Halva: A Sweet of Worldly Delight
Halva is a simple dessert of almost universal appeal. Although indigenous to the Judeo-Arab regions of Asia, halva became a familiar treat in Europe and the United States, following the Muslim and Jewish diasporas as they spread throughout the world. It is known in variations throughout West, Central, and South Asia, for it can be adapted to include local ingredients that are available in large supply.
Some of the earliest recipes for halva appear in medieval Arab cookbooks such as the Kitab al-tabikh (known as The Book of Cookery), written by Muhammad b. al-Hasan b. Muhammad b. al-Karim, a 13th Century scribe known as al-Baghdadi. (Charles Perry, trans. A Baghdad Cookery Book. Totnes, UK: Prospect Books, 2005). Yet, halva likely predates Islam, as ancient Sumerian cuneiform tablets from Mesapotamia describe similar confections, made as offerings for temples and festivals.
Halva (also transliterated as halwa) is the Arabic word for sweet. Indeed the dish is based on sugar or honey, sometimes mixed with a binding agent such as cornstarch or grain flour, and oil or butter fat. Judeo-Arab halva is often distinguished from halva made in other parts of Asia by the use of sesame oil, which imparts a memorable nutty flavor. Although halva is a general term that can describe a variety of wet and dry sweets, the Kitab al-tabikh only mentions the dry type under this category.
Most of the halva recipes from the Kitab al-tabikh do not mention the use of flour. Eight recipes are given in which sugar is dissolved in water, heated until thickened, cooled, then turned onto a tile and kneaded until the right consistency is reached. This basic approach could be embellished with fragrances and spices such as various nuts, dates, cardamom, camphor, musk, and rose water, which would be added during the cooking or kneading process. Once the halva was ready, it could be cut into individual servings or moulded into shapes. Engaging the senses through visual and aromatic appeal was thus part of the culinary experience.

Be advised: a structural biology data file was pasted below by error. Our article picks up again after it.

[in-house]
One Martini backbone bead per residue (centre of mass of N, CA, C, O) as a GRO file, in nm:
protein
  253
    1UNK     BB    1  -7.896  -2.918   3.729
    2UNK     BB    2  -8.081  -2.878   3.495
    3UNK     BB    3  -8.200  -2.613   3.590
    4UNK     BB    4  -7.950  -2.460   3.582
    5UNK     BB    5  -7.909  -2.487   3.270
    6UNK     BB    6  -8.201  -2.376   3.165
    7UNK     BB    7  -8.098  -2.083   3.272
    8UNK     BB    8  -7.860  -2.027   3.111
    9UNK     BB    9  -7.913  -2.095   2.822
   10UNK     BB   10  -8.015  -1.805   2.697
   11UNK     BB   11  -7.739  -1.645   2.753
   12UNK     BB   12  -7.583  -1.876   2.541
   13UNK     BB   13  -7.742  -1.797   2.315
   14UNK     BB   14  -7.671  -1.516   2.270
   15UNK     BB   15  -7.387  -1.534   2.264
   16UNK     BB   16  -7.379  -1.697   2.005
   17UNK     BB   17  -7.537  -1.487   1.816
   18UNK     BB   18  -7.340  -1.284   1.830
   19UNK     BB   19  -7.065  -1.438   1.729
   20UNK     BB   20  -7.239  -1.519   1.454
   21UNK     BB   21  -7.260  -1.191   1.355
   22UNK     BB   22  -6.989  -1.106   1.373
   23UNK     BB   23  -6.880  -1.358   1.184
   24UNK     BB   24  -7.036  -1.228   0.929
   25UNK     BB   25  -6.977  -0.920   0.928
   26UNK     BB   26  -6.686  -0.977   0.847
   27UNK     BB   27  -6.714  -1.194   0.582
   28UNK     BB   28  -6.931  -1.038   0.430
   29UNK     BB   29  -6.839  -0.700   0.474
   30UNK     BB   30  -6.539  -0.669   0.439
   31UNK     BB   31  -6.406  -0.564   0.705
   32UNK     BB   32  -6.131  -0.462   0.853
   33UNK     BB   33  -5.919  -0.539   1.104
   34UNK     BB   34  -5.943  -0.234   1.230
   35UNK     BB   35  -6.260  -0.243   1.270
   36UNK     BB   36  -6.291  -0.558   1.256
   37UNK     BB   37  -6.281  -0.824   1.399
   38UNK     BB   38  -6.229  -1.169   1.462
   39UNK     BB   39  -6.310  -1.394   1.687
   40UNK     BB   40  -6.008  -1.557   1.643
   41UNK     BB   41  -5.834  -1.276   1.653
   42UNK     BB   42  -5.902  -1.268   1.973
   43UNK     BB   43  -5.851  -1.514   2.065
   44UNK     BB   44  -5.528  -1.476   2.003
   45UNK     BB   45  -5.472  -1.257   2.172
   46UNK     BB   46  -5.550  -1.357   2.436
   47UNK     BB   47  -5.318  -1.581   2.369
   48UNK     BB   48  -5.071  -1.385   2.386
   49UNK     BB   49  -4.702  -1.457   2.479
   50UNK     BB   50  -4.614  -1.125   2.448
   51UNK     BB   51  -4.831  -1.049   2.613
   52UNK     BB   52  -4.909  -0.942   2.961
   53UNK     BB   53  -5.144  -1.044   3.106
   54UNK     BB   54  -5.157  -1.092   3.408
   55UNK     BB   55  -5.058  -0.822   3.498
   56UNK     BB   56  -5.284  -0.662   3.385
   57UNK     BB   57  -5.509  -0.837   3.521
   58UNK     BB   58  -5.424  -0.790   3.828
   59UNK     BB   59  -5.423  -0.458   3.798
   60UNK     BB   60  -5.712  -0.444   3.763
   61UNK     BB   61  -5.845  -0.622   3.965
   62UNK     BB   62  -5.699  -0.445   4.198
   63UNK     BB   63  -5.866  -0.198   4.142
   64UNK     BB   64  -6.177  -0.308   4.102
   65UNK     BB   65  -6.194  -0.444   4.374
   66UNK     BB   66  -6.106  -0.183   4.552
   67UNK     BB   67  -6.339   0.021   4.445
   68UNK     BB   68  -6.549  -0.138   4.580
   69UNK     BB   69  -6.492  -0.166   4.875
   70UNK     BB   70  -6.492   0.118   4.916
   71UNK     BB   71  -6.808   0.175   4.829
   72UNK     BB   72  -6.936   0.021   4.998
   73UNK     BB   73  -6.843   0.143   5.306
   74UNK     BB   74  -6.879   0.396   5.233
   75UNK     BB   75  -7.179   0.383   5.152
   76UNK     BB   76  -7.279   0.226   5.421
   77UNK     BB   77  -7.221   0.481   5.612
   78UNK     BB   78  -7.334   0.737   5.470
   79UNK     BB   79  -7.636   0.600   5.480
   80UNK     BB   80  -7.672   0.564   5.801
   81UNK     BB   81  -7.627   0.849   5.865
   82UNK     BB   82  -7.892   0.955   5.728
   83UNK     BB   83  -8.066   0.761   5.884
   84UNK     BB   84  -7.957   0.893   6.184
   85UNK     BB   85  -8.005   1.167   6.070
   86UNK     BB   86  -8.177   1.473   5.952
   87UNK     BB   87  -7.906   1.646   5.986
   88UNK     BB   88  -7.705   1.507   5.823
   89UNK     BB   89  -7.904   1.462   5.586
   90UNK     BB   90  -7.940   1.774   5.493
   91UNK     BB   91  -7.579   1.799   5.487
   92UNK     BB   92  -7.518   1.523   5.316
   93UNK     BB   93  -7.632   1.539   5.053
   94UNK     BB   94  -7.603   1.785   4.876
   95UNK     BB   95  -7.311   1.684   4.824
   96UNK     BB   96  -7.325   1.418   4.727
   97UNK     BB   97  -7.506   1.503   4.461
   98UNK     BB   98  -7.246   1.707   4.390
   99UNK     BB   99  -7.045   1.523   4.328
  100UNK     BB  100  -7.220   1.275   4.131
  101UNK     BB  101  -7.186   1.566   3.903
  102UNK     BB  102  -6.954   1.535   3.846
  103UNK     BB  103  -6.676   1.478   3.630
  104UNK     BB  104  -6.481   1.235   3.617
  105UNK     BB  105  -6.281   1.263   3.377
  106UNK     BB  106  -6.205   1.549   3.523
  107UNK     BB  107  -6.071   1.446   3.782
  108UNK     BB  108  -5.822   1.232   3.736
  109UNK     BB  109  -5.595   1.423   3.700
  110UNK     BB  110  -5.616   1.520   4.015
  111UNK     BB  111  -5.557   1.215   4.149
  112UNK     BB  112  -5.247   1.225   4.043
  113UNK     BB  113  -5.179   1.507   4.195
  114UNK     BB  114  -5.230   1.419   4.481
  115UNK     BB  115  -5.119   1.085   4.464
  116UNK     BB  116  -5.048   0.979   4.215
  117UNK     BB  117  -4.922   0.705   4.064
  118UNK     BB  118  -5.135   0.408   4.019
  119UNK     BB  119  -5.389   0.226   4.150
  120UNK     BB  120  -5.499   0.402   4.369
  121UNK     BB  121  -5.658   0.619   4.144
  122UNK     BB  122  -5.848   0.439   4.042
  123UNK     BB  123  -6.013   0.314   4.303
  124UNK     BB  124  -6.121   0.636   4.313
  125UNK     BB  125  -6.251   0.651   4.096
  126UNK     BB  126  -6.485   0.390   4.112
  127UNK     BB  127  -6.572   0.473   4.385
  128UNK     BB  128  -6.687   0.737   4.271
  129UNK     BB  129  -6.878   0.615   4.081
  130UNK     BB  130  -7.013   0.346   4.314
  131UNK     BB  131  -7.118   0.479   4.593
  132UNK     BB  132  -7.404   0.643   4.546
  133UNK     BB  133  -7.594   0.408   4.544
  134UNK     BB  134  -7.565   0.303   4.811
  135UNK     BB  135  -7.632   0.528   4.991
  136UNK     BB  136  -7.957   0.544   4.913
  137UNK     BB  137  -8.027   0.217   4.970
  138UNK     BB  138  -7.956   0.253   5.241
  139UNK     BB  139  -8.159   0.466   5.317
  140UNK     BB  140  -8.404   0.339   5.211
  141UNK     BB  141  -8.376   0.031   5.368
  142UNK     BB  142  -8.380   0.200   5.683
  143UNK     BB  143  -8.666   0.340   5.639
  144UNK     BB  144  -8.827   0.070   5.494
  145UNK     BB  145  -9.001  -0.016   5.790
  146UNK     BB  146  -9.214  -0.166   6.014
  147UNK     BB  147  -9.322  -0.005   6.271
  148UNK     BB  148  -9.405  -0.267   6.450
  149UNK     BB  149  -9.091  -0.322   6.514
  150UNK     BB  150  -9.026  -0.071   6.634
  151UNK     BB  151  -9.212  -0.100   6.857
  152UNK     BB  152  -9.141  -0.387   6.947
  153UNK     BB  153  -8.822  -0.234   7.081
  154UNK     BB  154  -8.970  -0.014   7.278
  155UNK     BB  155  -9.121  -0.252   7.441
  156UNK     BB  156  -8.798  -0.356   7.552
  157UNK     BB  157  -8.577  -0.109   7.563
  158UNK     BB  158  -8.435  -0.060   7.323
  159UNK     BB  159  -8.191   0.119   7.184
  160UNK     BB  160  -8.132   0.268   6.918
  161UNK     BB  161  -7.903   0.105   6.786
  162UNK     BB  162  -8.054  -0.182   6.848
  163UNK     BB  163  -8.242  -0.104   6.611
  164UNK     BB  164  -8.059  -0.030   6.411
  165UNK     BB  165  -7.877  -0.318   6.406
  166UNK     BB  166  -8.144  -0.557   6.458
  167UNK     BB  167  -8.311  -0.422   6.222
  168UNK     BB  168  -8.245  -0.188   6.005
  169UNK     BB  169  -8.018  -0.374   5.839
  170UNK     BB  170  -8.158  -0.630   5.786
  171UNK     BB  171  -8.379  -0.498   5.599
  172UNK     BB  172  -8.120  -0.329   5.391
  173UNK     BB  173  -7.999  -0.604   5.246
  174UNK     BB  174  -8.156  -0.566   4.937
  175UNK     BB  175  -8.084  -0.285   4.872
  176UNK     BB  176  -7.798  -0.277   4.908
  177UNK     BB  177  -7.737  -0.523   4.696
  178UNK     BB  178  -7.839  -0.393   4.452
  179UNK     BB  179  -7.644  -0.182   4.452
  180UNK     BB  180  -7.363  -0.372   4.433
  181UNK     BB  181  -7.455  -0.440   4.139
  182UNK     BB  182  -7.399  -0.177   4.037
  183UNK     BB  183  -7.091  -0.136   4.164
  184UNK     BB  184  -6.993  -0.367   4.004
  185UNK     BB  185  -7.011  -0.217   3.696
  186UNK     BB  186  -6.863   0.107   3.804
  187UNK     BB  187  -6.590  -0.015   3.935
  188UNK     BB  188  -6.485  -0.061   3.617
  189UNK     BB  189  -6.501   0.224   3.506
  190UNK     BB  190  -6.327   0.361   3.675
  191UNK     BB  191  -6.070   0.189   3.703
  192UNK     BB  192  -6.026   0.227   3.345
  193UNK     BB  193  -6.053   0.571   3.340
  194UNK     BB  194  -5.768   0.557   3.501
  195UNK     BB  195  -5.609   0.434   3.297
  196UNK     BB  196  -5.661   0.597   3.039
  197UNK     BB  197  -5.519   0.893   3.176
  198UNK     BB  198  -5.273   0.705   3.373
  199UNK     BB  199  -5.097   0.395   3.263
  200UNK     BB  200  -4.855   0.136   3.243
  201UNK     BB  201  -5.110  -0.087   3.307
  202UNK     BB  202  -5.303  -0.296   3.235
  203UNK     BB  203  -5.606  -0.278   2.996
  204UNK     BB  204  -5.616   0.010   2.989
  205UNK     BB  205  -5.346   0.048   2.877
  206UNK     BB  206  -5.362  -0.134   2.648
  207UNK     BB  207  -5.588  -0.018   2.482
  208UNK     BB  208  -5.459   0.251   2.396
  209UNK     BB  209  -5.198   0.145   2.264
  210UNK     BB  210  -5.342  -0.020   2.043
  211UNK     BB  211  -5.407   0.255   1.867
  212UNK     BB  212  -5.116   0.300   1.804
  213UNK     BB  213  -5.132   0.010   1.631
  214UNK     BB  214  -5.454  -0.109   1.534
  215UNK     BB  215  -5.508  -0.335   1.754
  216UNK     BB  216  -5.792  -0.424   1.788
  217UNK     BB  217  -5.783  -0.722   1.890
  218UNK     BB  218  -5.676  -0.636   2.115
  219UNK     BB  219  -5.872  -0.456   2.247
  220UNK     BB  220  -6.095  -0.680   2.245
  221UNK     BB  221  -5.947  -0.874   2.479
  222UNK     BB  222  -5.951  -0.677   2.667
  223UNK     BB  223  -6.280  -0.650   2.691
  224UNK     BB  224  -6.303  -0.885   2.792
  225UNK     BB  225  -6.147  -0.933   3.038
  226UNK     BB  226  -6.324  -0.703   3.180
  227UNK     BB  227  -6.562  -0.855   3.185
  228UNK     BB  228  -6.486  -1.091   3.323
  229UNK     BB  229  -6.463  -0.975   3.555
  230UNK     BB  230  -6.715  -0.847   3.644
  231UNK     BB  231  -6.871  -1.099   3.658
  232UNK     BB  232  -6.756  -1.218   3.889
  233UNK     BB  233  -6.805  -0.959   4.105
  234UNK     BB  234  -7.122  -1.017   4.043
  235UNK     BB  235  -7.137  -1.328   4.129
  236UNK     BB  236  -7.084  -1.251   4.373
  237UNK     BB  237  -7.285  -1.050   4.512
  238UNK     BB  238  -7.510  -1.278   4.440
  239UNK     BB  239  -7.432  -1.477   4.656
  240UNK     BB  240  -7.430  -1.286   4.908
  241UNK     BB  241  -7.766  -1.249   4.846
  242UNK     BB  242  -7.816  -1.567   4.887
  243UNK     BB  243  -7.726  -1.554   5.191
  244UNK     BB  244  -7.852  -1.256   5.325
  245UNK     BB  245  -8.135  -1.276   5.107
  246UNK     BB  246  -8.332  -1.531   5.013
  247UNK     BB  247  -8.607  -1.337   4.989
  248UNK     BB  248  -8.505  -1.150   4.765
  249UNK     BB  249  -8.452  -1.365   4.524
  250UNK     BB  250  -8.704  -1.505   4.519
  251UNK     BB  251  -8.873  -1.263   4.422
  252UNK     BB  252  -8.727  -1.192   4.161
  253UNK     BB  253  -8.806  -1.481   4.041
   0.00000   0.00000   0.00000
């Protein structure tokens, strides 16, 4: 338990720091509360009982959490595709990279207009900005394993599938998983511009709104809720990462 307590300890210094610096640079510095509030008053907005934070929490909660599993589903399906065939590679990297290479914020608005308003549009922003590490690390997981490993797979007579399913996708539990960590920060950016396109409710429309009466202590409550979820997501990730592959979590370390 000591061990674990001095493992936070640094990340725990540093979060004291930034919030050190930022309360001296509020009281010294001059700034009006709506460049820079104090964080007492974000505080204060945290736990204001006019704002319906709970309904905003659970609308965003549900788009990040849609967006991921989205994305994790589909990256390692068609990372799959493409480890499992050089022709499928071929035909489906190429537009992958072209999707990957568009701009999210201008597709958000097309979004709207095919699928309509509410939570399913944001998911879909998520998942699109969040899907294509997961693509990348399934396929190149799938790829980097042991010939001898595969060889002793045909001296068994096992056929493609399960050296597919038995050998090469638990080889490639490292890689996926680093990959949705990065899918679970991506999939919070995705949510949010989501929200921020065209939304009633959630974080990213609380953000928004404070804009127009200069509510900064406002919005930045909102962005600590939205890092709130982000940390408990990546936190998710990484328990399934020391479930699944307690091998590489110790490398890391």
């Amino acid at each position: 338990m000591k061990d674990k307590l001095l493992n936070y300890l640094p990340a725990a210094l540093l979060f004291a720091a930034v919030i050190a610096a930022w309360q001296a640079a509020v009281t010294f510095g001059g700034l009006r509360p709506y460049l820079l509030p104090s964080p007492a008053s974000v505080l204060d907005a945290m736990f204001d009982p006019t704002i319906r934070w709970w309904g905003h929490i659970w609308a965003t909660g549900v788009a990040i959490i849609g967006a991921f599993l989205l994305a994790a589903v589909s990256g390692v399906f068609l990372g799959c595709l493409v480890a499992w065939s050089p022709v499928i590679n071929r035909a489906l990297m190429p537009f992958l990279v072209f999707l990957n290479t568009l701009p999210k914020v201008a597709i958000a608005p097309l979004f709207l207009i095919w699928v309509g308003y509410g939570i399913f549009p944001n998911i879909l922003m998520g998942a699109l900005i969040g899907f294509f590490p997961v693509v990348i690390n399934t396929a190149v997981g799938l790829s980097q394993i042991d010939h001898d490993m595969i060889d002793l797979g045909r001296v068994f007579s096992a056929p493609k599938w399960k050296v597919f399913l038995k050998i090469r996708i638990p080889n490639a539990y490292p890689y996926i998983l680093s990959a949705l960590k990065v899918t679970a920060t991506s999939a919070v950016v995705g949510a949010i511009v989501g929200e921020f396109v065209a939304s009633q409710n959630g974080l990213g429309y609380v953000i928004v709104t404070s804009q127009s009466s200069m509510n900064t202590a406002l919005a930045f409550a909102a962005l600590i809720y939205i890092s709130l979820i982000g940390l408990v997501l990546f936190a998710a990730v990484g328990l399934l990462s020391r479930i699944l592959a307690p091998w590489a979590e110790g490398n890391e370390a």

The components of halva can be adjusted to serve as many or as few people as desired. As it is easily sliced into bite sized portions, and keeps well, the sweet lends itself to large scale entertaining. Before the second half of the 20th century, halva gatherings were common in the Konya region of Turkey, a practice that is said to date back to the Seljuq dynasty (1037-1194) (Nevin Halici, Sufi Cuisine. London: Saqi Books, 2005).
At many Jewish festivals and celebrations, halva is a familiar yet enticing presence, evoking memories of past occasions. Gil Marks considers the importance of such food associations in Jewish culture in The World of Jewish Desserts: "It [Jewish desserts] is food that evokes the spirit of a Jewish community as it celebrates its festivals and life-cycle events. It is a dish that conjures up the joy of millions of Sabbath dinners or resounds with the memory of the mellahs (Jewish quarters in Moslem countries), ghettos, and shtetlach, in which for millenia Jews struggled to eke out a living. It is tradition." (New York: Simon & Schuster, 2000). When Sephardic Jews serve halva for occasions such as Purim, the Sabbath, and Hannukah, they are using food to support a sense of cultural continuity, not only preserving tradition, but defining and reinforcing the experience as an inextricable part of Jewish cultural identity as well.
Continue reading Part II: Halva Travels East...India